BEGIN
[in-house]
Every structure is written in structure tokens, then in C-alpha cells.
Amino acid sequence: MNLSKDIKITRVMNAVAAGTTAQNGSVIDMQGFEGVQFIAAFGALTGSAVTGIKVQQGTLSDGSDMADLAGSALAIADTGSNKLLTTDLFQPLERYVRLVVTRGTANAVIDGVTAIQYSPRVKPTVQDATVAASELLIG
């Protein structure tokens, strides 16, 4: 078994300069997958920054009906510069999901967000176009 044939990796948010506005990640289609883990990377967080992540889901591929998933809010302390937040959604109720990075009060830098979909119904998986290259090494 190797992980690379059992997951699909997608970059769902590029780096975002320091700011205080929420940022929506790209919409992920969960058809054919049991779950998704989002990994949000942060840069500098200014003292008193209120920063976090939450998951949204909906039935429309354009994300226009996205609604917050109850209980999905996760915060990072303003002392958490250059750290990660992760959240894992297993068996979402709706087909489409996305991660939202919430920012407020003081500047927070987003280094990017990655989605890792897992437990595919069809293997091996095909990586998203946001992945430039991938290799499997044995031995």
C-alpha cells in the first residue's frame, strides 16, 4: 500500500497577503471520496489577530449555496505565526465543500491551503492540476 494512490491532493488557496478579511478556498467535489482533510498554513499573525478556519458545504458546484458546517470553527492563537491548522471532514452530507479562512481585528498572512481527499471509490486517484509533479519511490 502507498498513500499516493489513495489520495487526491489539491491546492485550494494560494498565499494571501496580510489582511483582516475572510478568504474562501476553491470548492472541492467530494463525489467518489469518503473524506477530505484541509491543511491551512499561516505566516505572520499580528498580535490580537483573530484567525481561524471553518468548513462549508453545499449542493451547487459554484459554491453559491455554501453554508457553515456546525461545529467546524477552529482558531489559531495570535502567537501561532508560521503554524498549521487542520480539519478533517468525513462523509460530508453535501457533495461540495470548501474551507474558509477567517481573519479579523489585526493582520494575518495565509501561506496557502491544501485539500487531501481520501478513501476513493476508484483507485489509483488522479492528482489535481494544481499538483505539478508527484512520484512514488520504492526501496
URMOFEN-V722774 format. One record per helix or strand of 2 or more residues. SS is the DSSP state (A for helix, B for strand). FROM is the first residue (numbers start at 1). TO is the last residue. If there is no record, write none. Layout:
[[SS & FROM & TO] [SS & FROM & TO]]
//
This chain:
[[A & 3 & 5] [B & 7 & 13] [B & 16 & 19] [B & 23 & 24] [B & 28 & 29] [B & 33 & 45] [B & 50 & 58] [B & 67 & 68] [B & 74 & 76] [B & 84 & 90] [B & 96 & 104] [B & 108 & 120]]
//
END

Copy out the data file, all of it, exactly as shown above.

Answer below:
[in-house]
Every structure is written in structure tokens, then in C-alpha cells.
Amino acid sequence: MNLSKDIKITRVMNAVAAGTTAQNGSVIDMQGFEGVQFIAAFGALTGSAVTGIKVQQGTLSDGSDMADLAGSALAIADTGSNKLLTTDLFQPLERYVRLVVTRGTANAVIDGVTAIQYSPRVKPTVQDATVAASELLIG
């Protein structure tokens, strides 16, 4: 078994300069997958920054009906510069999901967000176009 044939990796948010506005990640289609883990990377967080992540889901591929998933809010302390937040959604109720990075009060830098979909119904998986290259090494 190797992980690379059992997951699909997608970059769902590029780096975002320091700011205080929420940022929506790209919409992920969960058809054919049991779950998704989002990994949000942060840069500098200014003292008193209120920063976090939450998951949204909906039935429309354009994300226009996205609604917050109850209980999905996760915060990072303003002392958490250059750290990660992760959240894992297993068996979402709706087909489409996305991660939202919430920012407020003081500047927070987003280094990017990655989605890792897992437990595919069809293997091996095909990586998203946001992945430039991938290799499997044995031995």
C-alpha cells in the first residue's frame, strides 16, 4: 500500500497577503471520496489577530449555496505565526465543500491551503492540476 494512490491532493488557496478579511478556498467535489482533510498554513499573525478556519458545504458546484458546517470553527492563537491548522471532514452530507479562512481585528498572512481527499471509490486517484509533479519511490 502507498498513500499516493489513495489520495487526491489539491491546492485550494494560494498565499494571501496580510489582511483582516475572510478568504474562501476553491470548492472541492467530494463525489467518489469518503473524506477530505484541509491543511491551512499561516505566516505572520499580528498580535490580537483573530484567525481561524471553518468548513462549508453545499449542493451547487459554484459554491453559491455554501453554508457553515456546525461545529467546524477552529482558531489559531495570535502567537501561532508560521503554524498549521487542520480539519478533517468525513462523509460530508453535501457533495461540495470548501474551507474558509477567517481573519479579523489585526493582520494575518495565509501561506496557502491544501485539500487531501481520501478513501476513493476508484483507485489509483488522479492528482489535481494544481499538483505539478508527484512520484512514488520504492526501496
URMOFEN-V722774 format. One record per helix or strand of 2 or more residues. SS is the DSSP state (A for helix, B for strand). FROM is the first residue (numbers start at 1). TO is the last residue. If there is no record, write none. Layout:
[[SS & FROM & TO] [SS & FROM & TO]]
//
This chain:
[[A & 3 & 5] [B & 7 & 13] [B & 16 & 19] [B & 23 & 24] [B & 28 & 29] [B & 33 & 45] [B & 50 & 58] [B & 67 & 68] [B & 74 & 76] [B & 84 & 90] [B & 96 & 104] [B & 108 & 120]]
//